Smack Attack Transient Shaper Tutorial

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In this video, we’ll show you how to shape transients to enhance your drum sounds, samples, and percussive synth, guitar and piano elements in your tracks, using the Smack Attack transient shaper.

Learn how to design harder kicks, boomier loops, crispier claps, sizzling snares and pulsating arpeggios, all with this powerful dynamics processing plugin.

Here are a few basic tips for getting started with Smack Attack on a kick, a snare, or other drum sounds (remember that different instruments will require different settings):

  1. To give more impact to your snare or kick, try to dial up your Attack level from 0 to about 30, then tweak it from there.
  2. If you’re mixing a full drum kit, try to lower the Sustain level to -50 to make it sound tighter and crispier. (This setting may also help you to take away some room noise).
  3. To make your snare, rim or claps bigger and wider, try to turn Sustain level up to 40 or 50.
  4. You can choose between three different shapes on your attack (from left to right): “Needle,” “Nail” and “Blunt.” The first two are great for drums: “Needle” is for getting hard, crisp drum sounds, while “Nail” will give your drums a somewhat softer but still sharp “thwack.” “Blunt” is intended for all instruments, but can also help you design creative drum effects where you want a softer, more rounded attack.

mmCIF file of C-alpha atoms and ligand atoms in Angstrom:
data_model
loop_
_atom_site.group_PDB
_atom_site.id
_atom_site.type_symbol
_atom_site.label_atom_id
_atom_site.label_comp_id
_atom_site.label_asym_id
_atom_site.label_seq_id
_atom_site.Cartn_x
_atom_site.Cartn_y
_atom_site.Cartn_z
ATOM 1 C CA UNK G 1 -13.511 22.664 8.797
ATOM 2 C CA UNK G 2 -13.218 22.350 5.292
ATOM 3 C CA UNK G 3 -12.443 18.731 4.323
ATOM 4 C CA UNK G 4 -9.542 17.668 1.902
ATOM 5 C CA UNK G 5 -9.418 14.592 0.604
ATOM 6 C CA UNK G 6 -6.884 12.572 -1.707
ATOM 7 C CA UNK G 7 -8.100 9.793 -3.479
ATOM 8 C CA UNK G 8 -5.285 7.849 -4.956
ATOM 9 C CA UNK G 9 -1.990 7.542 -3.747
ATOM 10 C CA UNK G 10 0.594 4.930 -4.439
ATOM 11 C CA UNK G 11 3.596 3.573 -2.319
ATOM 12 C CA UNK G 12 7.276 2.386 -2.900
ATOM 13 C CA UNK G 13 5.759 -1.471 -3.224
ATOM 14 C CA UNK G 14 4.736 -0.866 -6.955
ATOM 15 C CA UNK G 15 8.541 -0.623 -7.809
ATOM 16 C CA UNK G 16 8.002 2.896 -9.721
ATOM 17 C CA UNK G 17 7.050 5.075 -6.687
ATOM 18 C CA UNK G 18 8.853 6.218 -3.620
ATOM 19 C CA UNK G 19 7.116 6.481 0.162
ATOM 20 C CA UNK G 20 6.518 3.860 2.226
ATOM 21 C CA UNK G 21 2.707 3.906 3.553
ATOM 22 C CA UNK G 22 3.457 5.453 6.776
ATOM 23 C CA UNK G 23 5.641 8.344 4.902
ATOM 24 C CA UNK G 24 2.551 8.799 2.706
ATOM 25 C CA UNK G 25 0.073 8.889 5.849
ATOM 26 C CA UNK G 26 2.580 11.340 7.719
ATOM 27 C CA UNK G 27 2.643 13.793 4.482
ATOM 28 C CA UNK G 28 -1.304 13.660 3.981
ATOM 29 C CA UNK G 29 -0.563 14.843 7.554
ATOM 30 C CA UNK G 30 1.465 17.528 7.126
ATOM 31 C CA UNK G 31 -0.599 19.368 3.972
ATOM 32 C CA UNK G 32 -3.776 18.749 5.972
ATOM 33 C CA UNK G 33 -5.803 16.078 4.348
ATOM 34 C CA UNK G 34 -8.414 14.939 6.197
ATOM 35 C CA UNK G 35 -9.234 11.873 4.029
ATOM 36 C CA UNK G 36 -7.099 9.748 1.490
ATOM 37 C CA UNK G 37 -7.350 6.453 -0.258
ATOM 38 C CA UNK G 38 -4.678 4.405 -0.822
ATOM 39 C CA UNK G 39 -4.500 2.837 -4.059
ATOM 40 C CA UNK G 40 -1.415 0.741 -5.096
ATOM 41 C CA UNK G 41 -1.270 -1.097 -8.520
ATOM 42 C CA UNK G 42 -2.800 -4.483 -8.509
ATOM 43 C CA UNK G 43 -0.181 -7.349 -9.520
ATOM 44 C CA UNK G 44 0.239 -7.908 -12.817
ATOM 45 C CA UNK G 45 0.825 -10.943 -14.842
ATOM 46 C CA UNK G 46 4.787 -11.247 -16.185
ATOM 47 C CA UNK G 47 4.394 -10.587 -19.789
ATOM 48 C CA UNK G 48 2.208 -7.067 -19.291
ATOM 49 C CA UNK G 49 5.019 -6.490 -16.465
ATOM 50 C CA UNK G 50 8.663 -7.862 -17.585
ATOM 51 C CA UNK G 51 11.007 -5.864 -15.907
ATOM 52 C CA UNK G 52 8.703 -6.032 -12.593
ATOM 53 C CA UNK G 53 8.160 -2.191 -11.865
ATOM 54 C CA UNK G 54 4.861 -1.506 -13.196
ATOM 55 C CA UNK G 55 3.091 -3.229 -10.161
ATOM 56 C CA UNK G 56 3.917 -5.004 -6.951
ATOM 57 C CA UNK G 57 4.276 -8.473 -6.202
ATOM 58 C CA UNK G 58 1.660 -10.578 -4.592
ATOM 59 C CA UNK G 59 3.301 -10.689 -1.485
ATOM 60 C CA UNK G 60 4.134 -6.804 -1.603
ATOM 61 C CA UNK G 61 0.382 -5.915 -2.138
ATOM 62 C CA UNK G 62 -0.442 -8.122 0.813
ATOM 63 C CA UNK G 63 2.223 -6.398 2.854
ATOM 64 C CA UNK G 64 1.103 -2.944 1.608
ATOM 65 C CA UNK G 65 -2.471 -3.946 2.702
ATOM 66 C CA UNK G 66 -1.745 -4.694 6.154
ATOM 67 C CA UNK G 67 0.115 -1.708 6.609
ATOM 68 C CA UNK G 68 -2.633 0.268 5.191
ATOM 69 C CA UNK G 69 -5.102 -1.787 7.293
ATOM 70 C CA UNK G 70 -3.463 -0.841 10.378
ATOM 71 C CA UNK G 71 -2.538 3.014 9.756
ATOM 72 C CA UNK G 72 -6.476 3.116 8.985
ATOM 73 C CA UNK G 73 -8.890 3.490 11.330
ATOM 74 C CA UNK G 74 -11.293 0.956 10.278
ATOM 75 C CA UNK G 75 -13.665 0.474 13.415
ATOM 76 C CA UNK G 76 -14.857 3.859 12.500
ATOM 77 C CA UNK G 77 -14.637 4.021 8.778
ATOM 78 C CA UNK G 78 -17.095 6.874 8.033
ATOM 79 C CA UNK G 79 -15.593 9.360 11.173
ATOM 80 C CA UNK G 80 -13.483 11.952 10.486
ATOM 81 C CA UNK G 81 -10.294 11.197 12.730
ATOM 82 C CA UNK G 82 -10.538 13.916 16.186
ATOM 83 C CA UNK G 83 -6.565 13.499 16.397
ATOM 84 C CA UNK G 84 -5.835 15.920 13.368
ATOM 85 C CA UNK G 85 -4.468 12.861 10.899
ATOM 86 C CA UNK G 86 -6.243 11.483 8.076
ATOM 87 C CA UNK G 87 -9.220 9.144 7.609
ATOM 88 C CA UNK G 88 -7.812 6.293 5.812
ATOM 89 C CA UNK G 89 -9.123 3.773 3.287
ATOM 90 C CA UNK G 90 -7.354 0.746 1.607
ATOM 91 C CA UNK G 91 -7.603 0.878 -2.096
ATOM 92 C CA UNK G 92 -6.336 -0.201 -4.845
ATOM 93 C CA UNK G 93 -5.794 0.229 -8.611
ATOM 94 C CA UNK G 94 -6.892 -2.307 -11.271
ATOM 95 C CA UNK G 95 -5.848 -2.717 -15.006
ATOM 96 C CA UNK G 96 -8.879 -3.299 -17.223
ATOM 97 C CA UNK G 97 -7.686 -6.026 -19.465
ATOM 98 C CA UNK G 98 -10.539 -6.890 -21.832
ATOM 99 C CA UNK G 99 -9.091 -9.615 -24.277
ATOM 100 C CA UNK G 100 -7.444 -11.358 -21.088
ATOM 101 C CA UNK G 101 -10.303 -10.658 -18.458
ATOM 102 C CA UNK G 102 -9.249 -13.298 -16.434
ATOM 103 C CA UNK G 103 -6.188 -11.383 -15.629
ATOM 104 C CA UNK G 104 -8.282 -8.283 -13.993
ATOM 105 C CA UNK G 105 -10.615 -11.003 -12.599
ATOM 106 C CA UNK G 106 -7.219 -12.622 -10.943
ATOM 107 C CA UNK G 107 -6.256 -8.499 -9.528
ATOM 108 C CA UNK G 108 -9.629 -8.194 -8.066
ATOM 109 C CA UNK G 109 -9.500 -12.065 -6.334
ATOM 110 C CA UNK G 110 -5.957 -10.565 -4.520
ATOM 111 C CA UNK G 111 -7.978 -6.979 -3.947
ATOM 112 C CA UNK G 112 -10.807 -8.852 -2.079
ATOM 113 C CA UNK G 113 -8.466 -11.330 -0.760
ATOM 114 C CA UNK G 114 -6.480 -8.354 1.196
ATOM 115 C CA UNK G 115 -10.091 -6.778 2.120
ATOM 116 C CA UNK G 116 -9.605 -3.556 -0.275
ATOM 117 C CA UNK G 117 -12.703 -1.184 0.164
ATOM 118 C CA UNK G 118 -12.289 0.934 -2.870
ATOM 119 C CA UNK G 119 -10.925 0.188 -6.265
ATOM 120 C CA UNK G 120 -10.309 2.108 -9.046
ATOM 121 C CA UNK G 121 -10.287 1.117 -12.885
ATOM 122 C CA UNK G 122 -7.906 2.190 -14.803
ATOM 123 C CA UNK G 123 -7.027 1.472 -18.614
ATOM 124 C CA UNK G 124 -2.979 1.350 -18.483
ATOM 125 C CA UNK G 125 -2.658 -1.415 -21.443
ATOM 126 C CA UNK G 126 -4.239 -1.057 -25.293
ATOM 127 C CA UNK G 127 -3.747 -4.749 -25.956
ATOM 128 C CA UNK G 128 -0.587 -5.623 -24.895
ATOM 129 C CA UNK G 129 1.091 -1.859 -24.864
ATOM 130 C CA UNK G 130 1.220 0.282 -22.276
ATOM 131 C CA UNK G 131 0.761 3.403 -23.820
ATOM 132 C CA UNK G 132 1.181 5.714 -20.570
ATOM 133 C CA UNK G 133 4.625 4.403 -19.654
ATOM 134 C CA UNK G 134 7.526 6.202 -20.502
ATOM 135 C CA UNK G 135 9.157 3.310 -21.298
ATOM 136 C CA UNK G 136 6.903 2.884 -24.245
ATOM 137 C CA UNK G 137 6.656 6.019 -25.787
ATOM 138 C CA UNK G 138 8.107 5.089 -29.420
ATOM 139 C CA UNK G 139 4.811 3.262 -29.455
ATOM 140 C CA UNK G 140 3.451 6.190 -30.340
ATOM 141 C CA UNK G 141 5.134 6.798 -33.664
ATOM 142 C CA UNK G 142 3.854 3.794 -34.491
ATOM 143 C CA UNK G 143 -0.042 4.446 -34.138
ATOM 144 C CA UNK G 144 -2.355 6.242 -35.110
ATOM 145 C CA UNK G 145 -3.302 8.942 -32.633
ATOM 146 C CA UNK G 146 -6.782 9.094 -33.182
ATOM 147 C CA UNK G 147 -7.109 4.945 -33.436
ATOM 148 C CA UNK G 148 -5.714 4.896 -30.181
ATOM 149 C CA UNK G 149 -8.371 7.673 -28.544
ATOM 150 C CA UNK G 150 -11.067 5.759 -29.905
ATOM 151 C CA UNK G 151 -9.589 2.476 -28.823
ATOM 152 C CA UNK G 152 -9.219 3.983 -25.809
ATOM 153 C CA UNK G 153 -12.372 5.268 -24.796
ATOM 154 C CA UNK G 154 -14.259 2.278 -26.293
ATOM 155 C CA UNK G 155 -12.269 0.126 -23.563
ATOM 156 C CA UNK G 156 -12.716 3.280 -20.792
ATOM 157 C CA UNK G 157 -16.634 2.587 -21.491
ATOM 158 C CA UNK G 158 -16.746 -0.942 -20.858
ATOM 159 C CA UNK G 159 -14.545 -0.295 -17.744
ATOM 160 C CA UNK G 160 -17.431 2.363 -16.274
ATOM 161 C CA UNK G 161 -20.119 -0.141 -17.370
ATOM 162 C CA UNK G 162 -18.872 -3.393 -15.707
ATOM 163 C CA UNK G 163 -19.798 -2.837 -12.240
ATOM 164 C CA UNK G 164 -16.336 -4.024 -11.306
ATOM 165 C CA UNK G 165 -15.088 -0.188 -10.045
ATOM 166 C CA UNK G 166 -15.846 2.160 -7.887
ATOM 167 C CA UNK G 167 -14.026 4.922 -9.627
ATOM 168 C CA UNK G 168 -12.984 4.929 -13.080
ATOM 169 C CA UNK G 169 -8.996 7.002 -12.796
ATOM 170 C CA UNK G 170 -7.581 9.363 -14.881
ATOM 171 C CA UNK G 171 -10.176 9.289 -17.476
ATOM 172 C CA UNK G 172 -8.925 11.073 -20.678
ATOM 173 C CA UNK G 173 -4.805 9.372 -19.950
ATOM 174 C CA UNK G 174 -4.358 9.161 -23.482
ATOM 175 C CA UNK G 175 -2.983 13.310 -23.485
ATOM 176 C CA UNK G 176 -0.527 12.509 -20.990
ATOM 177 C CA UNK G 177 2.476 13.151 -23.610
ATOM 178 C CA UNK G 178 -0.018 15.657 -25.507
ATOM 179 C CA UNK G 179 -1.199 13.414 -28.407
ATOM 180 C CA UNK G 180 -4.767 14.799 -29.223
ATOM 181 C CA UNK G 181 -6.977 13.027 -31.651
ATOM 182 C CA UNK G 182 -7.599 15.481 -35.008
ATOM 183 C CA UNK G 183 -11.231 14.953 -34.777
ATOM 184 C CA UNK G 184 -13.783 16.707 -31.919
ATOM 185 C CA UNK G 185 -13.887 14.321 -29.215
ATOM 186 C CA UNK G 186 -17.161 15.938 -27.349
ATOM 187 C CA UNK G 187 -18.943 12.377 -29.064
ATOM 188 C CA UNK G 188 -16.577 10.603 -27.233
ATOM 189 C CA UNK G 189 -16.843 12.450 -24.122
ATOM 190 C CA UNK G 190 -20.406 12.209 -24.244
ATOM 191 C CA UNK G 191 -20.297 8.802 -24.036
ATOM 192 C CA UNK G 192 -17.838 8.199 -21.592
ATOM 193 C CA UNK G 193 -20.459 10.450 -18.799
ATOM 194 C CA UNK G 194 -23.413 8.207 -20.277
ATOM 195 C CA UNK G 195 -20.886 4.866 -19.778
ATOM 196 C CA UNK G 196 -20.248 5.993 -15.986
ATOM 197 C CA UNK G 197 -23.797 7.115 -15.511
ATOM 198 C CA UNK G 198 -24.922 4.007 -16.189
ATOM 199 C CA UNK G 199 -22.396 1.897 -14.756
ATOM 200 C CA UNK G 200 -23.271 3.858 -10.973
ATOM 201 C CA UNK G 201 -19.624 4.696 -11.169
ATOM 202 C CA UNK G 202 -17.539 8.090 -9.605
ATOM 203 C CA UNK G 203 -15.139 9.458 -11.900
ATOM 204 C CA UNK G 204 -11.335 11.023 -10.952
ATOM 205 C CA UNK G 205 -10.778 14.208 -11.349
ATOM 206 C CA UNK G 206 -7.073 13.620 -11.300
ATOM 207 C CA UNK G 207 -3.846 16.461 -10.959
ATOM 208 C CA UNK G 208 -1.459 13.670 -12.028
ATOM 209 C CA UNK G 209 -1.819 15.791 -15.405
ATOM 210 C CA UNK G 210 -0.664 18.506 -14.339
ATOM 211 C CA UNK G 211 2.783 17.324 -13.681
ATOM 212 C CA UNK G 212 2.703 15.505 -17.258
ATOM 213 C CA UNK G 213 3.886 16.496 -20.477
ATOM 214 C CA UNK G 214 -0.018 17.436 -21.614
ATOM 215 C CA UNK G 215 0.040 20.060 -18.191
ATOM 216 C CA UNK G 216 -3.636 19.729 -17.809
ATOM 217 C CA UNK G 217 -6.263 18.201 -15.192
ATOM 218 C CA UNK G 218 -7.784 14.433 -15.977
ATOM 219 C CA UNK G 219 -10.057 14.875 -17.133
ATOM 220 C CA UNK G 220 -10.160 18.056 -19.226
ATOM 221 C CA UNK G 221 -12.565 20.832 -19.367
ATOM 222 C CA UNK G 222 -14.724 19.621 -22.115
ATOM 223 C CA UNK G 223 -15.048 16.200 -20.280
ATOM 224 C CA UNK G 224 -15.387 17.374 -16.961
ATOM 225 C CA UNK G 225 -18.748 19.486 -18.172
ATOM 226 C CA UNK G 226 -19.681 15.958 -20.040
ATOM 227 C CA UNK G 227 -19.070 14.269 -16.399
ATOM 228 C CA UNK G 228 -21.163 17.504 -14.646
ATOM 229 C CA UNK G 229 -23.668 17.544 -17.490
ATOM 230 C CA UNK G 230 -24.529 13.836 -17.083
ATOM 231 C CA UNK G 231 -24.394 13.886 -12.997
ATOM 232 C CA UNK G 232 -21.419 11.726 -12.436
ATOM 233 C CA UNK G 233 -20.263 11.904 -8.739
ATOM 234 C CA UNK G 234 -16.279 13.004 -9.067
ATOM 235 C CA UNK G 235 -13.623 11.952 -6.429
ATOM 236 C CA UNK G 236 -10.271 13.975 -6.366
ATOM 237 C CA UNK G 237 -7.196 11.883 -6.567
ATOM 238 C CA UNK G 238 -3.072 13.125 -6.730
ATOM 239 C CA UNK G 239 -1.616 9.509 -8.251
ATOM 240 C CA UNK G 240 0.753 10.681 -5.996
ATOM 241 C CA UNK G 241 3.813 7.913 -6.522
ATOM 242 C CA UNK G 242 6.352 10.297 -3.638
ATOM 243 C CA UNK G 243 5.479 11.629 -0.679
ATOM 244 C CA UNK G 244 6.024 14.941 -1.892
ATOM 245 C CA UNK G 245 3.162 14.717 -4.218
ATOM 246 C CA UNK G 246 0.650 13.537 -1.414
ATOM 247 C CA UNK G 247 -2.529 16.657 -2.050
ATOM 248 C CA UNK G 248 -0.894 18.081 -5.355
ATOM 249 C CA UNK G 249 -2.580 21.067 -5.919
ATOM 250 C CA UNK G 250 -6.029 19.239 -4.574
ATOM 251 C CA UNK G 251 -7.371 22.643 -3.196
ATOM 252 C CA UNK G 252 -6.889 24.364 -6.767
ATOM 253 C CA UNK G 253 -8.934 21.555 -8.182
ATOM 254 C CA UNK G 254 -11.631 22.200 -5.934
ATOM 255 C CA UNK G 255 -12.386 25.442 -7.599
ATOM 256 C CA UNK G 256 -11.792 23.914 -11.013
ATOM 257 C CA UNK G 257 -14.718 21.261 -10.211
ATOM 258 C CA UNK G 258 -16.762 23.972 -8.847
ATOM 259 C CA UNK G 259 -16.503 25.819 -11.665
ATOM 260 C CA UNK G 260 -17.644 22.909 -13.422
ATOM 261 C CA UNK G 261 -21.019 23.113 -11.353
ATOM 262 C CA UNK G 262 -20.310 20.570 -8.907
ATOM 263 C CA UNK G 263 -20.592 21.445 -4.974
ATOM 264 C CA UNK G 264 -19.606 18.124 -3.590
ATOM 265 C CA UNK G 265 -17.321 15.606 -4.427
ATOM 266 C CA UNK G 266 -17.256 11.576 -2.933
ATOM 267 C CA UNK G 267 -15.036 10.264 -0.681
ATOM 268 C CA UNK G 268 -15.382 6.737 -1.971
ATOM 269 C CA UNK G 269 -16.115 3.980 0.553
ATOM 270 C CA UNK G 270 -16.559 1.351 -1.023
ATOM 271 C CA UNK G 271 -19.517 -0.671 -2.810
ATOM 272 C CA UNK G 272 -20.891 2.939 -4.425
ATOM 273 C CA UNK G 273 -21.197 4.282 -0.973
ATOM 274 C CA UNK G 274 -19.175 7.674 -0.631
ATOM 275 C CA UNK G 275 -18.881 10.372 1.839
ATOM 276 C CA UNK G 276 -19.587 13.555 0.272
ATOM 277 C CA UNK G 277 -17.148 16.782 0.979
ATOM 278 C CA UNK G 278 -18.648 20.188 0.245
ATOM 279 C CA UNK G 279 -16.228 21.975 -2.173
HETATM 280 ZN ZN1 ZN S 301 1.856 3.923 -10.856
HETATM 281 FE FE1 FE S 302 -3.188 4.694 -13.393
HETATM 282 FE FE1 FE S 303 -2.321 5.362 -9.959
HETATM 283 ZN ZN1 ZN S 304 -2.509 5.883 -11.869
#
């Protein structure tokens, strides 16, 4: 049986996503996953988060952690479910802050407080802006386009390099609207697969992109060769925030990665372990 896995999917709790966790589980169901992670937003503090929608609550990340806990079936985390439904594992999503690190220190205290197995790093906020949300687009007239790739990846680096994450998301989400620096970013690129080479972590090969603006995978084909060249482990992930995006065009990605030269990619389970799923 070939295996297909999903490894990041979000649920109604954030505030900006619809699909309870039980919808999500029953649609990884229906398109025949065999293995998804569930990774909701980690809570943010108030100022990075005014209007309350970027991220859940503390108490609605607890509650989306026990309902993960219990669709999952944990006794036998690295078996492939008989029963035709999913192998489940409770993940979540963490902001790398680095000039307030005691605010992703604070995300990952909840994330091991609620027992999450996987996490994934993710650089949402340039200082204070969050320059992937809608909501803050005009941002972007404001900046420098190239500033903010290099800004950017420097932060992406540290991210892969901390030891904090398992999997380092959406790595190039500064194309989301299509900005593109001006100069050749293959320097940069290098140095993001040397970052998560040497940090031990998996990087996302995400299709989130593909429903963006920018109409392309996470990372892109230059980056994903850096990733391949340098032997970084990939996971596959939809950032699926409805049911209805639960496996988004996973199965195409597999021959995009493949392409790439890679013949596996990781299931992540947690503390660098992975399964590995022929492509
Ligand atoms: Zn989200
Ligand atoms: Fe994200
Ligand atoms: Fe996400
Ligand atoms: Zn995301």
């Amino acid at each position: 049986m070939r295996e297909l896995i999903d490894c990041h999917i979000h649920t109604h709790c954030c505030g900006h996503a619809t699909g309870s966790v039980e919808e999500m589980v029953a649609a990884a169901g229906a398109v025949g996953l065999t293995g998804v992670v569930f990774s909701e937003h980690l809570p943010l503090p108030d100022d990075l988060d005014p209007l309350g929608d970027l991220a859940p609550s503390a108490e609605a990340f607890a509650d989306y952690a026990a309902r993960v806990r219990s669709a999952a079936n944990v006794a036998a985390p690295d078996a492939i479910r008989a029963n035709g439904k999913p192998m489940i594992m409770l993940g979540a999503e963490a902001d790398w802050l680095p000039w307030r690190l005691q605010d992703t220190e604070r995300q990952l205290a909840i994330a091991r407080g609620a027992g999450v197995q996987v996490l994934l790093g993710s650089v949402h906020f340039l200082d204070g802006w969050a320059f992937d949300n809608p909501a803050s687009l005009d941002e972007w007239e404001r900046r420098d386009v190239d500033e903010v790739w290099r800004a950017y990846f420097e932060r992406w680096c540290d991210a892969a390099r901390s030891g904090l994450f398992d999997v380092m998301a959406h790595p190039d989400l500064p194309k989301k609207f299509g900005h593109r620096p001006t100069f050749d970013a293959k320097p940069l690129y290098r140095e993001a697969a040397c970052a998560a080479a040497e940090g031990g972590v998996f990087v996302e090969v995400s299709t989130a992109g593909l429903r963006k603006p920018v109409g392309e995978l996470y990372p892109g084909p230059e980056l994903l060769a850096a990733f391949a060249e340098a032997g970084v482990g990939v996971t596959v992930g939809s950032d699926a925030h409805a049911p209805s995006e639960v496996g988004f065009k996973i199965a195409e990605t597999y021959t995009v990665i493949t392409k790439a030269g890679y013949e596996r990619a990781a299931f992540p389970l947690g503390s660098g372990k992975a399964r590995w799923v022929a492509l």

5. You can also choose between three shapes for your sustain (from left to right): “Linear,” “Non-Linear” and “Soft Linear.” Again, the first two are intended mainly from drums, while “Soft Linear” is ideal for other instruments.
  6. Play with the Duration controls to fine-tune the attack and sustain. Longer durations make for warmer transients; shorter durations produce a spikier sound.
  7. Use the Limiter in the Guard control to squash the sound when your source elements are aggressive.
  8. Boosting the Attack level will often boost the gain of the entire signal: use the Output knob to balance that out and bring the gain back down if needed.
  9. Explore the Wet/Dry mix control for parallel processing. This will give you more sonic options, from subtle to extreme.

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